The slogan "Buy Local" is increasingly being used in northern beekeeping circles, and not necessarily to promote honey. A growing number of our beekeepers, hobby and commercial alike, are questioning the status quo. You see, every year commercial beekeepers in southern states, chiefly Texas, Georgia and Florida, fill orders that we northerners place with them, and the orders are for thousands of packages of bees and queens. A package typically weighs 3 pounds and contains 10,000 to 12,000 honeybees: worker bees, some drones and a mated queen. A package of bees is the most common way beekeepers establish a new colony. Since requeening established colonies is a common practice, those that don't raise their own queens must purchase them from those that do. Thus, many commercial beekeepers to the South are not just in the business of selling honey or pollination services; they are also in the business of selling bees, lots of bees.
Why should we be purchasing our honeybees from northern beekeepers? From an economic standpoint, a good chunk of change leaves our local economies every year and travels south. From a biological standpoint, long-distance travel and less-than-ideal traveling conditions cause stress and, in extreme cases, can lead to significant mortality. Southern packages tend to have higher queen failure and supersedure rates during the colony's first year. (Supersedure occurs when the worker bees deem the queen to be weak or failing and replace her with a new queen.) With the arrival of the Africanized honeybee to this country (to date it has been detected in 12 states), beekeepers, southern and northern alike, are wondering what effect this could have on European honeybee genetics and, ultimately, the commercial package bee industry. Could packages act as a vehicle and disseminate AHB genes across the country? We don't know. Nevertheless, a growing number of people are worried. The most important reason, according to Mike Palmer, a well-respected commercial beekeeper and queen breeder in St. Albans, Vt., is southern-bred honeybees are just not designed for our climate. "Raising your own stocks here in the north is mostly about wintering," he said. So, what we should ultimately be striving for are hardy lines that can survive long, cold winters and get by during cool, rainy springs. It is not simply a matter of leaving enough honey on the hive to get them through winter. They must be acclimatized to northern latitudes or else all is for naught. As Palmer puts it, "If they can't winter, there's no sense selecting for anything."
Scattered throughout the northern tier of this country, there are beekeepers like Palmer that have been managing lines of honeybees for years and encouraging the rest of us to wake up and smell the coffee. In Palmer's words, "When 60 percent of the packages crash before winter, and they're full of small hive beetle and whatever, it's about time northern beekeepers woke up." So, what options do we, the noncommercial and/or inexperienced beekeepers, have? The most obvious is to purchase queens or nucleus colonies (mini-hives commonly referred to as nucs) from our northern counterparts who know what they're doing. Local producers of packages, nucs and queens can be found through your state's version of the market bulletin, local beekeeping clubs and the Internet. However, as more and more of us wake up, and as new beekeepers, who have been trained to think locally, come on board, demand can quickly outstrip supply. If you are not on your game and thinking ahead, the phrase, "Sorry, we don't have any more available," will fall on your sorry ears.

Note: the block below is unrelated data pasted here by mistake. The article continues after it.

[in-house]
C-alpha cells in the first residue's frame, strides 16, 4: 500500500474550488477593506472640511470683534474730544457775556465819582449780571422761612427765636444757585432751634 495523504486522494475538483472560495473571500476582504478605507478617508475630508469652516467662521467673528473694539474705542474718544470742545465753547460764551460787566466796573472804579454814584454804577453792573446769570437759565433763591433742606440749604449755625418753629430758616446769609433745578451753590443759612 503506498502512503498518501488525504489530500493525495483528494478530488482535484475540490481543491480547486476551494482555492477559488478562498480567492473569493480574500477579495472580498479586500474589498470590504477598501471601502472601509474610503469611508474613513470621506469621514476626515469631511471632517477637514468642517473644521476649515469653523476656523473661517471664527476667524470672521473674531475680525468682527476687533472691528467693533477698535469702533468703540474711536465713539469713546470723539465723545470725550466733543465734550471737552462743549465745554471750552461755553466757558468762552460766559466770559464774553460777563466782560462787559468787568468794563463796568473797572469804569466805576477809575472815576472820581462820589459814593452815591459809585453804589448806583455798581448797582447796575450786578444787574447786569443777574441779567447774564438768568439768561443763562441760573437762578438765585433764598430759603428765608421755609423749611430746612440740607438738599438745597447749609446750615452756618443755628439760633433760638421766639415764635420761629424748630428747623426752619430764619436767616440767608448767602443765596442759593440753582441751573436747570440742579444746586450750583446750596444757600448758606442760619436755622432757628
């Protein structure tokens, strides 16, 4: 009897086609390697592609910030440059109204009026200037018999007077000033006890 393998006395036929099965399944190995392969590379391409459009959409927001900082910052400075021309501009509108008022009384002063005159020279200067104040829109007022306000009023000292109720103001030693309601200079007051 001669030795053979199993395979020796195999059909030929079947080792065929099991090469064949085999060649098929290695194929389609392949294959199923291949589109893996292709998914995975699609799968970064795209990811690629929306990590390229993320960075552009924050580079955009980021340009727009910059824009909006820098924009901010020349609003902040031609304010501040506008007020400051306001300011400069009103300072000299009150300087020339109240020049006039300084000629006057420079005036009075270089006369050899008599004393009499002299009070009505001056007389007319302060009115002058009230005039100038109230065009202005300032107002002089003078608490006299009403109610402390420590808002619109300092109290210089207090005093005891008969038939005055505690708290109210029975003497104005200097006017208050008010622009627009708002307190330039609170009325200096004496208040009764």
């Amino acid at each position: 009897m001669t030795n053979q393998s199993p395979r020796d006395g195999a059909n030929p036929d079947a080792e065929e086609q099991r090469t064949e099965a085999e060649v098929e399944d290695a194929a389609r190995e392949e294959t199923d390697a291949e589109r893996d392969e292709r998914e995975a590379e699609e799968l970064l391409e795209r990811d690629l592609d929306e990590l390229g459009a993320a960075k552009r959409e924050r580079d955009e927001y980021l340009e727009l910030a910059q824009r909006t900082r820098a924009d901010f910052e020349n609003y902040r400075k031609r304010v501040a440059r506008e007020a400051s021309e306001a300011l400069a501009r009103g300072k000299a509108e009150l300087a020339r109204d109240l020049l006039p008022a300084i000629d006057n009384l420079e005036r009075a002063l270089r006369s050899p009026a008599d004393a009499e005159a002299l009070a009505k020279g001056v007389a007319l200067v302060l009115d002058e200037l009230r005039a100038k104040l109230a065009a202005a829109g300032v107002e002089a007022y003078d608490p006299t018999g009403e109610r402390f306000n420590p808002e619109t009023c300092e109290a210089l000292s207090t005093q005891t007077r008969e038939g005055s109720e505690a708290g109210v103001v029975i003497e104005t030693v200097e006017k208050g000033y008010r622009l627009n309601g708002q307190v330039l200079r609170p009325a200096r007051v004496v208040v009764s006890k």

The answer, for those who want to become more self-sufficient, is learning how to rear queens and form nucs. Beekeeping associations strive to keep their members informed and educated. You would be hard-pressed to find a state that does not offer at least one workshop on queen rearing and nuc formation within its borders this summer. Last year, the Vermont Beekeepers Association raised the bar when it applied for, and received, a grant to institute a two-year queen-rearing program for its members. Nine folks signed up and learned how to rear queens, and this year they are learning how to manage breeder queens and mating nucs. If you have an interest and are motivated to learn, you too can learn the art of queen rearing. "While I've been at this a long time, it's something any beekeeper with enough bee resources can do," writes the ever-encouraging Palmer. There's good reason to listen to what this man has to say. Heading into the winter of 2010-11, he had 750 hives. By spring, his hives had suffered a mortality rate of less than 10 percent (the national average has been hovering around 30 percent), and several of his customers wrote to tell him that only those hives built on his queens survived the winter.
Developing northern lines of honeybees is possible, and it's not new. Historically, northern beekeepers led this country in queen production. At the end of the 19th century, the top five queen-producing states were Ohio, New York, Illinois, Indiana and Pennsylvania. By the 1920s, production had shifted south, and in 1978 those top five slots were held by Alabama, Texas, California, Georgia and Louisiana. Queen rearing in the north country is making a comeback, however, as more and more beekeepers apply the basic principles of animal husbandry to their honeybee colonies. As Palmer so succinctly puts it, "It's really just good basic agriculture."
The author, a regular contributor to Farming, is a biologist who lives and farms in Vermont's Northeast Kingdom.